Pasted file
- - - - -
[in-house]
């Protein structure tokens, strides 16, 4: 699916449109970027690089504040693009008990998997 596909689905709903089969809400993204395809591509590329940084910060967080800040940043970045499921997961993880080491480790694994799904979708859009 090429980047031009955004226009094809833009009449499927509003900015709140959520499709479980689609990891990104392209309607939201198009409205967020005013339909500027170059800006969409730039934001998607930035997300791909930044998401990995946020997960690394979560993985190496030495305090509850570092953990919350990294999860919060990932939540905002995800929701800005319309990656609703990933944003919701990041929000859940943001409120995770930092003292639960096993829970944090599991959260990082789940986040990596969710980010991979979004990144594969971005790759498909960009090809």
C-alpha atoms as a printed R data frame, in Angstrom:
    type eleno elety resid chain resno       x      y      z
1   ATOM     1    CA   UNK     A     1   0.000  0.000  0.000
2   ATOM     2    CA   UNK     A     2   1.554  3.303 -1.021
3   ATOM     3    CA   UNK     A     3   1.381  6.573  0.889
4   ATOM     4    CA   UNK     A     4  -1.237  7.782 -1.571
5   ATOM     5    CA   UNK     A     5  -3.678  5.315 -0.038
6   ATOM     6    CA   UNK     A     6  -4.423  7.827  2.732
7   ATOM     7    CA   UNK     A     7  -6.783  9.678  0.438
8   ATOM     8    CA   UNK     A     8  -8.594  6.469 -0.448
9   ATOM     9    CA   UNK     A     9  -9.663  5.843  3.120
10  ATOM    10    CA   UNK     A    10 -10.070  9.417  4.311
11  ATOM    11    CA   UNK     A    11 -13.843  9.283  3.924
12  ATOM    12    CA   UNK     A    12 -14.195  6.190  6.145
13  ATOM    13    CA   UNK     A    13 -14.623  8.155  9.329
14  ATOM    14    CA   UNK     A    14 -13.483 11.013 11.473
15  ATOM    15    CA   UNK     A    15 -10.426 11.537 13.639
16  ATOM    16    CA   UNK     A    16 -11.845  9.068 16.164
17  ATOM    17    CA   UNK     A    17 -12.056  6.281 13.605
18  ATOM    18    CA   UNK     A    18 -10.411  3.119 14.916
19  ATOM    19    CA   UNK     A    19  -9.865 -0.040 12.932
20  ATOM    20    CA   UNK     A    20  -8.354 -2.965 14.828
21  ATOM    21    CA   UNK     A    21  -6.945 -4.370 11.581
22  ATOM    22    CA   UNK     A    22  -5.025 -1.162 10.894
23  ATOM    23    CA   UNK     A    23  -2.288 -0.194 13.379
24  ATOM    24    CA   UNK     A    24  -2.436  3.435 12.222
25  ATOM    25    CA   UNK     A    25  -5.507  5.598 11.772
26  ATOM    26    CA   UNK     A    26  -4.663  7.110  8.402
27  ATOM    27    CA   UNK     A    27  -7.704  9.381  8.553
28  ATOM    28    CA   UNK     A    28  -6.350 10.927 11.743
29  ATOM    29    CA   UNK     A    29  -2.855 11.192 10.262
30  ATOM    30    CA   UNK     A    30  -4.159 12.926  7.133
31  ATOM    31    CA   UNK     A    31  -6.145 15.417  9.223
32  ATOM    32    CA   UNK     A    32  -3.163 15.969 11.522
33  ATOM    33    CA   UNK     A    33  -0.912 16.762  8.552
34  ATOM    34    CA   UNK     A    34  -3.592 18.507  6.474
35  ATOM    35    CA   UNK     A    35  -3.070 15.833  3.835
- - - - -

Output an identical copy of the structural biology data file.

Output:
[in-house]
């Protein structure tokens, strides 16, 4: 699916449109970027690089504040693009008990998997 596909689905709903089969809400993204395809591509590329940084910060967080800040940043970045499921997961993880080491480790694994799904979708859009 090429980047031009955004226009094809833009009449499927509003900015709140959520499709479980689609990891990104392209309607939201198009409205967020005013339909500027170059800006969409730039934001998607930035997300791909930044998401990995946020997960690394979560993985190496030495305090509850570092953990919350990294999860919060990932939540905002995800929701800005319309990656609703990933944003919701990041929000859940943001409120995770930092003292639960096993829970944090599991959260990082789940986040990596969710980010991979979004990144594969971005790759498909960009090809």
C-alpha atoms as a printed R data frame, in Angstrom:
    type eleno elety resid chain resno       x      y      z
1   ATOM     1    CA   UNK     A     1   0.000  0.000  0.000
2   ATOM     2    CA   UNK     A     2   1.554  3.303 -1.021
3   ATOM     3    CA   UNK     A     3   1.381  6.573  0.889
4   ATOM     4    CA   UNK     A     4  -1.237  7.782 -1.571
5   ATOM     5    CA   UNK     A     5  -3.678  5.315 -0.038
6   ATOM     6    CA   UNK     A     6  -4.423  7.827  2.732
7   ATOM     7    CA   UNK     A     7  -6.783  9.678  0.438
8   ATOM     8    CA   UNK     A     8  -8.594  6.469 -0.448
9   ATOM     9    CA   UNK     A     9  -9.663  5.843  3.120
10  ATOM    10    CA   UNK     A    10 -10.070  9.417  4.311
11  ATOM    11    CA   UNK     A    11 -13.843  9.283  3.924
12  ATOM    12    CA   UNK     A    12 -14.195  6.190  6.145
13  ATOM    13    CA   UNK     A    13 -14.623  8.155  9.329
14  ATOM    14    CA   UNK     A    14 -13.483 11.013 11.473
15  ATOM    15    CA   UNK     A    15 -10.426 11.537 13.639
16  ATOM    16    CA   UNK     A    16 -11.845  9.068 16.164
17  ATOM    17    CA   UNK     A    17 -12.056  6.281 13.605
18  ATOM    18    CA   UNK     A    18 -10.411  3.119 14.916
19  ATOM    19    CA   UNK     A    19  -9.865 -0.040 12.932
20  ATOM    20    CA   UNK     A    20  -8.354 -2.965 14.828
21  ATOM    21    CA   UNK     A    21  -6.945 -4.370 11.581
22  ATOM    22    CA   UNK     A    22  -5.025 -1.162 10.894
23  ATOM    23    CA   UNK     A    23  -2.288 -0.194 13.379
24  ATOM    24    CA   UNK     A    24  -2.436  3.435 12.222
25  ATOM    25    CA   UNK     A    25  -5.507  5.598 11.772
26  ATOM    26    CA   UNK     A    26  -4.663  7.110  8.402
27  ATOM    27    CA   UNK     A    27  -7.704  9.381  8.553
28  ATOM    28    CA   UNK     A    28  -6.350 10.927 11.743
29  ATOM    29    CA   UNK     A    29  -2.855 11.192 10.262
30  ATOM    30    CA   UNK     A    30  -4.159 12.926  7.133
31  ATOM    31    CA   UNK     A    31  -6.145 15.417  9.223
32  ATOM    32    CA   UNK     A    32  -3.163 15.969 11.522
33  ATOM    33    CA   UNK     A    33  -0.912 16.762  8.552
34  ATOM    34    CA   UNK     A    34  -3.592 18.507  6.474
35  ATOM    35    CA   UNK     A    35  -3.070 15.833  3.835